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Rain 7

Mac, Tar files

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Hello there! I have a small problem. I have a mac and I have a bunch of files I wish to compress into one tar file... What is the best application to get this done? Are there any? Thanks Ryan

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I would just use the tar program which comes with OS X. IIRC, you want to do something like:

tar cvf result-file.tar file1 file2 file3 ...

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I wasn't aware that Mac came with a tar program. Do you know what the name of that application is perchance?

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Original post by Rain 7
I wasn't aware that Mac came with a tar program. Do you know what the name of that application is perchance?


tar. I'm was saying to enter that line into the Terminal, by the way. Remember, OS X comes with all of the standard Unix utilities

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uh...how do I get the terminal to come up...for that matter what is a terminal and why is it important?

By now you must realize I have no idea whats going on. :)

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...Just to help out a bit -- if you want to find the Terminal application, go into Applications and then Utilities, and it should be listed there. Start a new session (if one doesn't pop up once you start the program...) and navigate to where your files are stored using basic *nix syntax (so, cd mydir ... and so on and so forth).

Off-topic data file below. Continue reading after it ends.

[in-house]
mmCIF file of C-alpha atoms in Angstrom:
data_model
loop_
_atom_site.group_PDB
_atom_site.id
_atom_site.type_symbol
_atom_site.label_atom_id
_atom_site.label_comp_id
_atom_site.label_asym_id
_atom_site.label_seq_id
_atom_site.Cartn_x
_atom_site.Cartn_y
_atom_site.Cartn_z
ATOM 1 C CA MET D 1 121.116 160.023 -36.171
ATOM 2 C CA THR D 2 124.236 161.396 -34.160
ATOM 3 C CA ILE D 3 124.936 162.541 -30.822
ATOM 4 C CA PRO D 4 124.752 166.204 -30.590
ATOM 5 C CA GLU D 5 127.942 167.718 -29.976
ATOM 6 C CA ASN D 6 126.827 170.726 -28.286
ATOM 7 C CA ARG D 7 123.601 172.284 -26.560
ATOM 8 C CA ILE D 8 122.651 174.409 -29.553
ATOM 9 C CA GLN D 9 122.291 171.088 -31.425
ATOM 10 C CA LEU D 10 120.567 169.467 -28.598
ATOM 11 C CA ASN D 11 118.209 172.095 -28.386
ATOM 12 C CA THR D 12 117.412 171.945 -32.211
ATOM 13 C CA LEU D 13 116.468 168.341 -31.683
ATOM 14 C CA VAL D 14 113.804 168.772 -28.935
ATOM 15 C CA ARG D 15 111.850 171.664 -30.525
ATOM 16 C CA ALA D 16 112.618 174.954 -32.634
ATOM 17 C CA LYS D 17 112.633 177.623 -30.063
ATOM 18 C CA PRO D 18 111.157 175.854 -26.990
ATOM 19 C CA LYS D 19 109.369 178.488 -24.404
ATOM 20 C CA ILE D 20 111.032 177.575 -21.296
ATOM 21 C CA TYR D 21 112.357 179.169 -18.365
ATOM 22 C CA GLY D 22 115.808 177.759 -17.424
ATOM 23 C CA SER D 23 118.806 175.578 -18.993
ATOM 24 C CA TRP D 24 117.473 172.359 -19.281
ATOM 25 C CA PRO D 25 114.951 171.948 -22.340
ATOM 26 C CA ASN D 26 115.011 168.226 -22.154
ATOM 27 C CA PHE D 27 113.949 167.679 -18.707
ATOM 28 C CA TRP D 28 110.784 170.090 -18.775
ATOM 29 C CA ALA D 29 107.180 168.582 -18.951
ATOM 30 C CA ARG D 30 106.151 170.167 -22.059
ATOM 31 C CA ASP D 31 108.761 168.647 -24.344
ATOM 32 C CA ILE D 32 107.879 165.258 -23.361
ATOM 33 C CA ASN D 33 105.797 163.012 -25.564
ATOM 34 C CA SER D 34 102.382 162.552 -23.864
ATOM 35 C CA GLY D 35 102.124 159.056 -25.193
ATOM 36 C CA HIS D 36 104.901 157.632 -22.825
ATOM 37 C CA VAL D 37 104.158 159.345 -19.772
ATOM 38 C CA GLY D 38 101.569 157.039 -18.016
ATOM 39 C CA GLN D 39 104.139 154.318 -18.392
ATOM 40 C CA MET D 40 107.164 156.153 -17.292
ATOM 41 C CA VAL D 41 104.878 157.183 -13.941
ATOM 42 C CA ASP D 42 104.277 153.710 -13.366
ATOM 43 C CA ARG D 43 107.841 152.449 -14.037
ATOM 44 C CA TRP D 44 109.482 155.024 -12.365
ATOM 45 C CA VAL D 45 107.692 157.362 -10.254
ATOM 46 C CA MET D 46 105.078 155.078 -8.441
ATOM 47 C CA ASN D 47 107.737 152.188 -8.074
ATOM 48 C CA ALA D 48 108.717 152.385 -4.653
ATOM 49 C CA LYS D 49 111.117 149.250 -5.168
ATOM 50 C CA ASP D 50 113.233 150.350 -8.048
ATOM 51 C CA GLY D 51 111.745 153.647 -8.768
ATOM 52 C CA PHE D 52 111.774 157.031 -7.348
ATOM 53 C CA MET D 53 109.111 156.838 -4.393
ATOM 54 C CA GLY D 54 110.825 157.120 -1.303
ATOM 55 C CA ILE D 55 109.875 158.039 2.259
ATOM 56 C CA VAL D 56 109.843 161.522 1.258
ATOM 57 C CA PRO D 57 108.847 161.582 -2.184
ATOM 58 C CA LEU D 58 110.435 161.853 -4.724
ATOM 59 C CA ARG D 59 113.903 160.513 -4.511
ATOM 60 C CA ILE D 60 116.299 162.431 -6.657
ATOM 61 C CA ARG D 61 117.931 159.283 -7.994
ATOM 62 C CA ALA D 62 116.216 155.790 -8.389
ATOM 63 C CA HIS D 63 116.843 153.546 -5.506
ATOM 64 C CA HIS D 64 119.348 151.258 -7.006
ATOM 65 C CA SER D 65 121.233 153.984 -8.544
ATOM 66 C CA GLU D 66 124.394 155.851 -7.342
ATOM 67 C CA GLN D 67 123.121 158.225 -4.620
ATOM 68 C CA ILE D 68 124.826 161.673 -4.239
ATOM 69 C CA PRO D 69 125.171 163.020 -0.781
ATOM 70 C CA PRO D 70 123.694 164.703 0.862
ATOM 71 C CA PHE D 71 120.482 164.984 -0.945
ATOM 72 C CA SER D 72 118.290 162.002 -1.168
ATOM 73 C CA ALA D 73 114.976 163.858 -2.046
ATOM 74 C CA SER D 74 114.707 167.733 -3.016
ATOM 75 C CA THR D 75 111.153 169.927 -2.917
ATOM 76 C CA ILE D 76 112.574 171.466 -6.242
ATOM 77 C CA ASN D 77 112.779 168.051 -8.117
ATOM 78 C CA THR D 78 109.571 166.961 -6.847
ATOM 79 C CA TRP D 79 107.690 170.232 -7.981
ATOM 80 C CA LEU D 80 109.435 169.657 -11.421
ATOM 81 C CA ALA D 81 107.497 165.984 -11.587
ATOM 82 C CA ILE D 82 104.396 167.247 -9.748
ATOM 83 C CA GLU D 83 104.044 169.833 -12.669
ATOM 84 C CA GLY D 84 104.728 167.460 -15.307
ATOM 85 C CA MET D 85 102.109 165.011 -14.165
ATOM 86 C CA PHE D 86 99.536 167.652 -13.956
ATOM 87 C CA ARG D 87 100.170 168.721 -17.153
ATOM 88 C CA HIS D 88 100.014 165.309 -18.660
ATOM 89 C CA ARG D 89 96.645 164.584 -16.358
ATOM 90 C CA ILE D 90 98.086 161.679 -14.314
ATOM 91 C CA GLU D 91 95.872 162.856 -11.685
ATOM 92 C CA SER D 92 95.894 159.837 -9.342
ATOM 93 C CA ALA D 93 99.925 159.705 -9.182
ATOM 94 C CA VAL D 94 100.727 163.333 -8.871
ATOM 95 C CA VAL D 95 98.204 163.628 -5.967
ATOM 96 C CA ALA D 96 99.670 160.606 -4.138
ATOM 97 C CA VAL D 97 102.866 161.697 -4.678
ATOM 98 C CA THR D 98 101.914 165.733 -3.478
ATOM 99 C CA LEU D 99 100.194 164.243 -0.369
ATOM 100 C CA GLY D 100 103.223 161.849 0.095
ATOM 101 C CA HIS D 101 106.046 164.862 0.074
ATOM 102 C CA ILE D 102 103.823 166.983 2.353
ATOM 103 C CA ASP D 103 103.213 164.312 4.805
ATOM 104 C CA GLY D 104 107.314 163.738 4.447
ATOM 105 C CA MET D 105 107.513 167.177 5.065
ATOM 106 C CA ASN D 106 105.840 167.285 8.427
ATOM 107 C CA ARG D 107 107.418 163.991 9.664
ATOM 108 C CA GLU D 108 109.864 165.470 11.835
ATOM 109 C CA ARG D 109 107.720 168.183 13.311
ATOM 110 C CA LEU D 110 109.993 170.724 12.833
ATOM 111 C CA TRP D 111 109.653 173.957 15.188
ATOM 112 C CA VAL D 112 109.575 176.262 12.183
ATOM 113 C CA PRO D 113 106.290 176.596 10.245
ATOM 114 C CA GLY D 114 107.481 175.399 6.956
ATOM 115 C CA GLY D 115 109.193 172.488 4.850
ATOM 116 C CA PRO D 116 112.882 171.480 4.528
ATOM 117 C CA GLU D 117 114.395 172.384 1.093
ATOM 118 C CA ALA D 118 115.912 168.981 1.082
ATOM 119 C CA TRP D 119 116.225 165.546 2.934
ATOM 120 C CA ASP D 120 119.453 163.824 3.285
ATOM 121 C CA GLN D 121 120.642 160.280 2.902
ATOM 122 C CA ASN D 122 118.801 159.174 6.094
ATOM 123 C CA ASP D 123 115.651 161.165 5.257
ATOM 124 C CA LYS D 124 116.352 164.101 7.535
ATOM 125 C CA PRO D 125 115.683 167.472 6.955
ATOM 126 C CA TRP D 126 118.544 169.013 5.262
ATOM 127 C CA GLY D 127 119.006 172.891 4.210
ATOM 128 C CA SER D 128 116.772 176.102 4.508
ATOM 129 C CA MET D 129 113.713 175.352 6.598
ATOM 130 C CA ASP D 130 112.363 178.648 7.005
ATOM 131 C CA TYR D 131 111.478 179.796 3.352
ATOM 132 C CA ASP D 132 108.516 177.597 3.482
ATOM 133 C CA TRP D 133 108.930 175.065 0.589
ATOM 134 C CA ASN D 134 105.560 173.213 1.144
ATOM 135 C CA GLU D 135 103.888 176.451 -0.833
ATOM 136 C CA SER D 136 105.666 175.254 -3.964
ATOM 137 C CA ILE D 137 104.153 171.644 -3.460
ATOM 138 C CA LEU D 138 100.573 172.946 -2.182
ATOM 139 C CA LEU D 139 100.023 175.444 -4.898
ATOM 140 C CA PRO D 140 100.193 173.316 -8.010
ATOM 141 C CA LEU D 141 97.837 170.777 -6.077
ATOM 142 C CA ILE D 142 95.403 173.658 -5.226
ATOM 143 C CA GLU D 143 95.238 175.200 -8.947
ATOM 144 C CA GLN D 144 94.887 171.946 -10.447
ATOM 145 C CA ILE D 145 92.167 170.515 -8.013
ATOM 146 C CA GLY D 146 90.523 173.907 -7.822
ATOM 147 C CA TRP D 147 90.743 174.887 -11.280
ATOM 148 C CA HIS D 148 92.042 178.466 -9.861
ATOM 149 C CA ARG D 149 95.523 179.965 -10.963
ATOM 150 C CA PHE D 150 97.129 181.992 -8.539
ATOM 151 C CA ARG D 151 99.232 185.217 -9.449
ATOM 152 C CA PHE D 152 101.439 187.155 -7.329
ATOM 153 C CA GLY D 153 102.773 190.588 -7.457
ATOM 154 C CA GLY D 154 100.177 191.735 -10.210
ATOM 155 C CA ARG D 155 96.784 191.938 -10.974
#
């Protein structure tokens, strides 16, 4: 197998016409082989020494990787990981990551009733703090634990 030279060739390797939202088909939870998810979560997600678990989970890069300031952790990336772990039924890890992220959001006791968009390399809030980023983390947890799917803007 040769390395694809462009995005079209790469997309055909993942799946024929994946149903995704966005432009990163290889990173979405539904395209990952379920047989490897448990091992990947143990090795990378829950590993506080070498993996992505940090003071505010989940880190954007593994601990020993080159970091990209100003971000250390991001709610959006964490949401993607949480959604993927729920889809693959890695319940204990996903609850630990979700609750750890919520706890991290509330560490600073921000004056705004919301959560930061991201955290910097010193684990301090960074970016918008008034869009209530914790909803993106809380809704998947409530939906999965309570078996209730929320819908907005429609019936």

And as for TAR. Yes, OS X kernel is mostly freeBSD modded, so yes, it has TAR -- and if you want to know how to use t (i.e., what do flags 'c' 'v' and 'f' stand for, just type in:

'man tar' and it will bring up the manual page for tar -- alternatively, you can google the manual page and probably get the same sort of thing :)

~Shiny.

p.s. -- the Terminal is a text-only command line that lets you access higher functions in OS X. It might be worth checking out introductory unix navigation tutorial before you try to use it -- it's not hard to use, but it's not user friendly either.

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Nevermind. I just went ahead and archived it and it seems to be working okay.

Thanks a lot!

Ryan

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Quote:
Original post by Shiny
...Just to help out a bit -- if you want to find the Terminal application, go into Applications and then Utilities, and it should be listed there. Start a new session (if one doesn't pop up once you start the program...) and navigate to where your files are stored using basic *nix syntax (so, cd mydir ... and so on and so forth).

And as for TAR. Yes, OS X kernel is mostly freeBSD modded, so yes, it has TAR -- and if you want to know how to use t (i.e., what do flags 'c' 'v' and 'f' stand for, just type in:

'man tar' and it will bring up the manual page for tar -- alternatively, you can google the manual page and probably get the same sort of thing :)

~Shiny.

p.s. -- the Terminal is a text-only command line that lets you access higher functions in OS X. It might be worth checking out introductory unix navigation tutorial before you try to use it -- it's not hard to use, but it's not user friendly either.


Thank you. I appreciate the info very much.

Ryan

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Quote:
Original post by Rain 7
Nevermind. I just went ahead and archived it and it seems to be working okay.

Thanks a lot!

Ryan


You should still learn about the Terminal. It's very important, especially for programmers and power users.

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Quote:
Original post by Roboguy
Quote:
Original post by Rain 7
Nevermind. I just went ahead and archived it and it seems to be working okay.

Thanks a lot!

Ryan


You should still learn about the Terminal. It's very important, especially for programmers and power users.


I will do that. Even though I am just a lowly musician, it probably would still come in handy ;)


Thanks again for your time and assistance.

Ryan

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